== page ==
Write Wisely: Use Your “OWL” Online Writing Lab

Before enrolling in an online program check to see if it has an “OWL,” online writing lab, and-if so-what sorts of information and services the lab offers. OWLs may provide information on proper grammar and punctuation, tips on writing, guidance on identifying scholarly research, information on use and documentation of sources, as well as offering critique services. Typically, except for critique services, OWLS-as well as College Writing Centers and Libraries-make their information readily accessible, for example:

Grammar and Punctuation

The “Grammar and Punctuation” section of UW-Madison’s Writer’s Handbook includes information on using: dashes; comas; semicolons, coordinating conjunctions, conjunctive adverbs and subject-verb agreement, how to proofread, and twelve common errors: an editing checklist.


Writing Process and Structure

The UW-Colleges’ online writing lab, “Tips for Essay Writing,” includes material on: conclusions, developing your essay, getting started, integrating sources, introductions, plagiarism, thesis statements, transitions and writing across the disciplines.


The “Writing and Process” section of UW-Madison’s Writer’s Handbook consists of four main sections: creating and argument, working with sources, drafting and revising your paper, and finishing your paper.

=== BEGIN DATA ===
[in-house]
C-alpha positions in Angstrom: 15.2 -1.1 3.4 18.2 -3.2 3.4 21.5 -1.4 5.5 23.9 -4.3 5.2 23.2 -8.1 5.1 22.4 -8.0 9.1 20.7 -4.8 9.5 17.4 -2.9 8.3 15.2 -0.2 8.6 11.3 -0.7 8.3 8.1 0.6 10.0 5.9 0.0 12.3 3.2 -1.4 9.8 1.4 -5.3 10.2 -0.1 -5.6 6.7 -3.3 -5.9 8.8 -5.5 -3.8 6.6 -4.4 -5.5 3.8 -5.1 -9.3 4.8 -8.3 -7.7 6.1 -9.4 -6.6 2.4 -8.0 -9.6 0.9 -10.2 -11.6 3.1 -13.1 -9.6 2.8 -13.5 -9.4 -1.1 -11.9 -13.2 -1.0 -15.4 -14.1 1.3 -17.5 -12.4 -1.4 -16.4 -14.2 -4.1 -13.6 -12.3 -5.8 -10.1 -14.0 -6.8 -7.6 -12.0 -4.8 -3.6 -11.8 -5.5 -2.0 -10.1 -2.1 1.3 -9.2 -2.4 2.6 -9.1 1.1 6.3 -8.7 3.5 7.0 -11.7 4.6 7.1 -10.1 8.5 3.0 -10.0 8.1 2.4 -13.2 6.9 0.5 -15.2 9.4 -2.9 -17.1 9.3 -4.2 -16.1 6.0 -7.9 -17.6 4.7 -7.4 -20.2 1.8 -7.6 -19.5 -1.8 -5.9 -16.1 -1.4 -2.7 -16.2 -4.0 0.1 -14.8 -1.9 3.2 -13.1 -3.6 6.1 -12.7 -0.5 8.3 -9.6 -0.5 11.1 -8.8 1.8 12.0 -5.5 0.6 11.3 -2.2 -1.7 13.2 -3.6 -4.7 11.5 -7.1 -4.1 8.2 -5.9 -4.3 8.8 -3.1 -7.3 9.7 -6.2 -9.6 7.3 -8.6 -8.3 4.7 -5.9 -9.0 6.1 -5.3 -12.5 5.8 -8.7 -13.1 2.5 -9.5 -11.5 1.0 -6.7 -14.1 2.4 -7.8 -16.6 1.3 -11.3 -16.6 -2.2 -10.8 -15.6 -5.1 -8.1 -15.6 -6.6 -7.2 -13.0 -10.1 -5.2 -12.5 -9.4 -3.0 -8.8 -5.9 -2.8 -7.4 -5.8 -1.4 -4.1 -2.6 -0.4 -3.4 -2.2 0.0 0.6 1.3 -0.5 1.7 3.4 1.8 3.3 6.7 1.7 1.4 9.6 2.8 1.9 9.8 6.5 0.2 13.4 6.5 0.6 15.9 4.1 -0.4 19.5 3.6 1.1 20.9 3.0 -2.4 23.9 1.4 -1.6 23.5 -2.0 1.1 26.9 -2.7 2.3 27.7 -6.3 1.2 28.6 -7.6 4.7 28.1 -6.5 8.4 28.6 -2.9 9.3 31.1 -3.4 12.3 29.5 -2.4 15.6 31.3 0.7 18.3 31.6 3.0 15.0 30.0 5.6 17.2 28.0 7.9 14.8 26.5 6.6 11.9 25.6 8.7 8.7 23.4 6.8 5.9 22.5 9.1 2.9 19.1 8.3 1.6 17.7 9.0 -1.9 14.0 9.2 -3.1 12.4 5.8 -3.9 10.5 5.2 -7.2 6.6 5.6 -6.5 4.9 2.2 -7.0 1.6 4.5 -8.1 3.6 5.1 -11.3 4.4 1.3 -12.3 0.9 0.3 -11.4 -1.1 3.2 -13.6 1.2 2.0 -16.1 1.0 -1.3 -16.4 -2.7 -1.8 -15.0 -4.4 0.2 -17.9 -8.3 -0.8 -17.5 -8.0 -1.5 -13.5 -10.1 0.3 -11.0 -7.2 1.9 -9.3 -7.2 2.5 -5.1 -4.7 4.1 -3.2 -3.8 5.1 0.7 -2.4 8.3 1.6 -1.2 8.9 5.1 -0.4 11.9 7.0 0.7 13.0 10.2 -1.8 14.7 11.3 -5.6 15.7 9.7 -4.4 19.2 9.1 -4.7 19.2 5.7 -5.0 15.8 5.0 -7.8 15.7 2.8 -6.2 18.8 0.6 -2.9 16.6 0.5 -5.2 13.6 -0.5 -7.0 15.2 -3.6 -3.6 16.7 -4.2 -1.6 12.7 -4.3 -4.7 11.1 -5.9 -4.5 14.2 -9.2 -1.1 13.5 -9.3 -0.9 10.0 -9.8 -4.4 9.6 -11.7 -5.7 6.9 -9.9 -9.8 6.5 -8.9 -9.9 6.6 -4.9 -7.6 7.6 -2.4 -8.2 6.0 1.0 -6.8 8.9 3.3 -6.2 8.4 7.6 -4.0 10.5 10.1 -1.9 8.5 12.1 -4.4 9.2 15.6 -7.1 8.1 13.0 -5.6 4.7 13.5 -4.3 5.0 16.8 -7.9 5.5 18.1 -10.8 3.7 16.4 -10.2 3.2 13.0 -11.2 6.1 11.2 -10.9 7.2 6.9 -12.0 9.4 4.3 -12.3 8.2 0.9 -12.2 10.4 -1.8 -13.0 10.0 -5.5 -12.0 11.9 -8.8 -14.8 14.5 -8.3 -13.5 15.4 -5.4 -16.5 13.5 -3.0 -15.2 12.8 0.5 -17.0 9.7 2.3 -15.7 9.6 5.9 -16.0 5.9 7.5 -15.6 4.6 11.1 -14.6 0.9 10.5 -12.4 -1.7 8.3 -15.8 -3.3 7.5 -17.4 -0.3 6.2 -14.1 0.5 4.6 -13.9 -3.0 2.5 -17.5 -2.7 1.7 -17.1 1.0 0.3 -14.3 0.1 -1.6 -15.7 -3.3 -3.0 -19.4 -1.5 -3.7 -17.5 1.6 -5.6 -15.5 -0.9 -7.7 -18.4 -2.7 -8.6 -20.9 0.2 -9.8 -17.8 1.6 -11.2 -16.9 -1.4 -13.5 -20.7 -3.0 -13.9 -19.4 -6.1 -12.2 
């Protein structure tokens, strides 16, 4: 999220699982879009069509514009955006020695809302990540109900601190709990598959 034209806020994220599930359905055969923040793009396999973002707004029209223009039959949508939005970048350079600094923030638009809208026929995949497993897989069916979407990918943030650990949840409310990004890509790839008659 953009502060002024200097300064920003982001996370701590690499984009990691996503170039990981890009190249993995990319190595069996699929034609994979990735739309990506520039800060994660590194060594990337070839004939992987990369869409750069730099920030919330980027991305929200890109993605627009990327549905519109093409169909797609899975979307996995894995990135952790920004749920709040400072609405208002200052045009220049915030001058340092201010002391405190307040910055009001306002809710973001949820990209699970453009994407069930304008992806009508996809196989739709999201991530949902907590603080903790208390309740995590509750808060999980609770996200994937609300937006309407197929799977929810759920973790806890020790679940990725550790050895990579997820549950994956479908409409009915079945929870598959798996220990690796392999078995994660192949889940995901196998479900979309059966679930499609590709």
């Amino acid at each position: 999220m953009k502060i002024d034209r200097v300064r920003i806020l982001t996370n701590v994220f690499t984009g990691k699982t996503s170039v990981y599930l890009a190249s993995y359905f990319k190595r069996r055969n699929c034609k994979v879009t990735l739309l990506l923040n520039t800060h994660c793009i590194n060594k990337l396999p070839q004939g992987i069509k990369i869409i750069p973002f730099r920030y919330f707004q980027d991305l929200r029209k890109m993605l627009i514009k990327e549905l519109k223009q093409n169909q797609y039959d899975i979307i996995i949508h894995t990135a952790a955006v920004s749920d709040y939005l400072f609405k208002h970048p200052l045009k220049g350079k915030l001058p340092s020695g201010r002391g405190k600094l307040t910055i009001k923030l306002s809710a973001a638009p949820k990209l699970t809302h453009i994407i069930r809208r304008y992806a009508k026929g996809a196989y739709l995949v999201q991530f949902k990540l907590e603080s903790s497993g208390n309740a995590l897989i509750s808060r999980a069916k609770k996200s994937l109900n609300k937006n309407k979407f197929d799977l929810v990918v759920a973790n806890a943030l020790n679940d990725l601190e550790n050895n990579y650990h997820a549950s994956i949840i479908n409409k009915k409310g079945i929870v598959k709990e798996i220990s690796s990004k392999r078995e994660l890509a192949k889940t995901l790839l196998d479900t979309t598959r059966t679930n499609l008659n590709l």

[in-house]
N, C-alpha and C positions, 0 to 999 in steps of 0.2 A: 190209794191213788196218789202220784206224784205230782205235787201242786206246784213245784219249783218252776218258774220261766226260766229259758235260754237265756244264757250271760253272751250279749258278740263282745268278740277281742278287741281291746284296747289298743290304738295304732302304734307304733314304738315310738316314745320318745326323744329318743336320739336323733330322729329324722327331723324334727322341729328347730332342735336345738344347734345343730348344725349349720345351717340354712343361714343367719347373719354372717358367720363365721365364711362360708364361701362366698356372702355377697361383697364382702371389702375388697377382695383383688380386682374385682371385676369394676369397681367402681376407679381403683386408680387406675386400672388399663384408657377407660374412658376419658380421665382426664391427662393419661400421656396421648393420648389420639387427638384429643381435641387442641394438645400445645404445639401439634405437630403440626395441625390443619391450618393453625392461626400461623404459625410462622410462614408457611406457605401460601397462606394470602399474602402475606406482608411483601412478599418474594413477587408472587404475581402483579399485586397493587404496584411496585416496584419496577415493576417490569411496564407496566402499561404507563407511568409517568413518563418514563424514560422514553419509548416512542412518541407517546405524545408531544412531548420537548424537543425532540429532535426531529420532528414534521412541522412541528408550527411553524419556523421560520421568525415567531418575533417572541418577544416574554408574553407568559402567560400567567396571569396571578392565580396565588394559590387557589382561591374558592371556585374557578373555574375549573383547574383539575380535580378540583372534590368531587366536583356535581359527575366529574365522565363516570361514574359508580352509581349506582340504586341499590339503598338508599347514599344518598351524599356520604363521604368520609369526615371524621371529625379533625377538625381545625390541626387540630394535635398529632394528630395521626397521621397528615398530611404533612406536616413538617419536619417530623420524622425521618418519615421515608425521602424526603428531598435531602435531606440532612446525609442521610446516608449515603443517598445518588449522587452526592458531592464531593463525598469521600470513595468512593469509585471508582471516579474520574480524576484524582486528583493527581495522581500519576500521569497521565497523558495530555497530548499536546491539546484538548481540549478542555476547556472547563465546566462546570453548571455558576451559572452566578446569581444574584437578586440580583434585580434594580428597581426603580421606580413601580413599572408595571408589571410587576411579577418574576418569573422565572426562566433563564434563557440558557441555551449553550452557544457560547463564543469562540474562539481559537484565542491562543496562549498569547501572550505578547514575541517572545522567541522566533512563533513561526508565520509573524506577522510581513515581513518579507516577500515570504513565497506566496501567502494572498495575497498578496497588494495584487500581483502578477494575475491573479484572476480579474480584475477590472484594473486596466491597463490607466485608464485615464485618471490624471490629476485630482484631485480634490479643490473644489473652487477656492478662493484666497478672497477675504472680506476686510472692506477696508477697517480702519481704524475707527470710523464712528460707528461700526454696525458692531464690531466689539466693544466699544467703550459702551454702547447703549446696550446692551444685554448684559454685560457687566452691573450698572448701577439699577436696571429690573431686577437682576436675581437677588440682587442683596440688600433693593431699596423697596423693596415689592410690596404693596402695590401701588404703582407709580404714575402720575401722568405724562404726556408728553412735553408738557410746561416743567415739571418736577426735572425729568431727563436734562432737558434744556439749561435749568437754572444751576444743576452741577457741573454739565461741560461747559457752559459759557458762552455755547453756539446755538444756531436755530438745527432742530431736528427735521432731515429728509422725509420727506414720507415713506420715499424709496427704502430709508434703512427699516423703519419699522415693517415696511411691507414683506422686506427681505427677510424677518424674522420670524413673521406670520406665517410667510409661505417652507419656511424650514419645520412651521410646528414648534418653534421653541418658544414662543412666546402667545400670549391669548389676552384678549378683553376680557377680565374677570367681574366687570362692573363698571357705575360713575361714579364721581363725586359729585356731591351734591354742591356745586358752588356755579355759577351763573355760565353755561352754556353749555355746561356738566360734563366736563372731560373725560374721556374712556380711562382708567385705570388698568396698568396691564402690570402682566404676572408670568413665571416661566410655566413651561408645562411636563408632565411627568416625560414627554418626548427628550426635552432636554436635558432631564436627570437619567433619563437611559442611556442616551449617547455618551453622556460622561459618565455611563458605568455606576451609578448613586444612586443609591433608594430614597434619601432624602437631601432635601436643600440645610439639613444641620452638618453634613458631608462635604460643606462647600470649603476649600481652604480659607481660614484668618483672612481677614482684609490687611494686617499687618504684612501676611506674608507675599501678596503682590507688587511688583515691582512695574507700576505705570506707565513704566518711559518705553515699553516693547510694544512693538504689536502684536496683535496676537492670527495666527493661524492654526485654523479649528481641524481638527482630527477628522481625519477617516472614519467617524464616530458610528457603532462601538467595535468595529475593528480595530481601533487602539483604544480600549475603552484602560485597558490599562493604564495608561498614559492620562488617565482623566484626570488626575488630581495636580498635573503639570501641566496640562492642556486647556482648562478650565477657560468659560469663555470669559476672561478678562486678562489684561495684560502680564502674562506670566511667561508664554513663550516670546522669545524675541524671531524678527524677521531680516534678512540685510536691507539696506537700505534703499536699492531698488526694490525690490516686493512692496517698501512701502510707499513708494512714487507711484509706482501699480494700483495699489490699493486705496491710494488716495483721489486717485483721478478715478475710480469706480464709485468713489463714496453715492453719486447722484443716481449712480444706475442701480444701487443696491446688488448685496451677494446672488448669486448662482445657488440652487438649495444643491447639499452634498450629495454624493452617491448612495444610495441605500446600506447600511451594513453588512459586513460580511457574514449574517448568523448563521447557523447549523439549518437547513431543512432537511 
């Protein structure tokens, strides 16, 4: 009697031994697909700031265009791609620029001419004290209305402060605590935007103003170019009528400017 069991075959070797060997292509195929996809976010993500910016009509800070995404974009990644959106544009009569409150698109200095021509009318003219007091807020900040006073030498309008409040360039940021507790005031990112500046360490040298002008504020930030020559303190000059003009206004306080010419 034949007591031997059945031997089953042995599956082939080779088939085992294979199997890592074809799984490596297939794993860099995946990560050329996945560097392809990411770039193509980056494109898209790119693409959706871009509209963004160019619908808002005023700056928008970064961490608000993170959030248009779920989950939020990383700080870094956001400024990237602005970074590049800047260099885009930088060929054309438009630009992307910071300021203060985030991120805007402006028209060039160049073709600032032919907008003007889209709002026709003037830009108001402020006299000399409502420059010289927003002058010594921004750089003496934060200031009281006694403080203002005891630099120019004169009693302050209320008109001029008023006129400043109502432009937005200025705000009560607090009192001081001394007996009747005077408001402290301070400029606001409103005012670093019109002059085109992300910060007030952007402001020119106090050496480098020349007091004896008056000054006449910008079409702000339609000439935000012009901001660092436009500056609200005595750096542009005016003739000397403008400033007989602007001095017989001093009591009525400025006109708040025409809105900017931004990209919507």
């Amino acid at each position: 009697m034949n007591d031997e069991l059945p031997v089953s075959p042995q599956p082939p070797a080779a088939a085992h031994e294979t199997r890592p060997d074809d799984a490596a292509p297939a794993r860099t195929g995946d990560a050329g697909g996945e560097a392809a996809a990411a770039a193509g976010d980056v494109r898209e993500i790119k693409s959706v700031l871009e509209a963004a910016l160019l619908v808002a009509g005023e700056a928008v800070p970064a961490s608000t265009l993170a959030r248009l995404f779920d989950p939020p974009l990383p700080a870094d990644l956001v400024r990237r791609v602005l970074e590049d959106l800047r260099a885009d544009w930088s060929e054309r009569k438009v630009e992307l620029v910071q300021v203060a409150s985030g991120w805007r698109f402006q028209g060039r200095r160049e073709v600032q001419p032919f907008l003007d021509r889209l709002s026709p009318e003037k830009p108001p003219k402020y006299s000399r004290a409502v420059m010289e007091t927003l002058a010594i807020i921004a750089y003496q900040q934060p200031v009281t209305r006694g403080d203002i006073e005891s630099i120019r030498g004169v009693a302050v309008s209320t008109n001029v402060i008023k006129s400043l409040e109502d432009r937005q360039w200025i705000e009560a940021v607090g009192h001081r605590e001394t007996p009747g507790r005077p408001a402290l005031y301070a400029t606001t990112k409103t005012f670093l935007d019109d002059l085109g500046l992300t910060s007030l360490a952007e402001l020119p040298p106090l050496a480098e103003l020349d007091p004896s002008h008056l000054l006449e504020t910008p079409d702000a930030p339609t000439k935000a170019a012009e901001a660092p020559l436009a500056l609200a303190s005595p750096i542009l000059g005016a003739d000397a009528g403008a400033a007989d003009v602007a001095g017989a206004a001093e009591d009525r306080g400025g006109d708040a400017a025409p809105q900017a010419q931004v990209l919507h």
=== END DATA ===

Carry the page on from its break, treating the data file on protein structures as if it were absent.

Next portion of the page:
Identification of Scholarly Research

The University of Illinois at Urbana-Champaign answers the question “How can I tell if a source is scholarly?” by directing us to five categories: the authors, publishers, audience, content, and currency/timeliness and providing us with questions to consider in each category.

Purdue University’s Online Writing Lab divides its information on the evaluation of sources into four main sections: overview, evaluation of bibliographic citations, evaluation during reading, and evaluation of print versus internet sources. The section on reading and evaluation gives us more than a dozen questions to ask when assessing the quality of a source. The section on print versus internet sources points us to 6 topics relevant for determining whether or not an article is scholarly: publication process, authorship and affiliations, sources and quotations, bias and special interests, author qualifications, and publication information.


Use and Documentation of Sources

The UW-Colleges’ Online Writing Lab explains plagiarism and gives four tips to avoid it.


The UW-Madison’s Writer’s Handbook includes a variety of different formats for documenting our sources, including the MLA (Modern Language Association) approach used for research in English literature and foreign languages.

For additional information on other documentation styles, please see


One way to zero in on scholarly resources is to use the search engine, Google Scholar:


Some questions to consider:

Does the online program I am considering have an “OWL”?  If so, what services does it provide? In particular does the OWL allow students to submit work and receive feedback?

How can I avoid plagiarism?

What documentation style does my instructor require?

Last revised on November 8, 2018.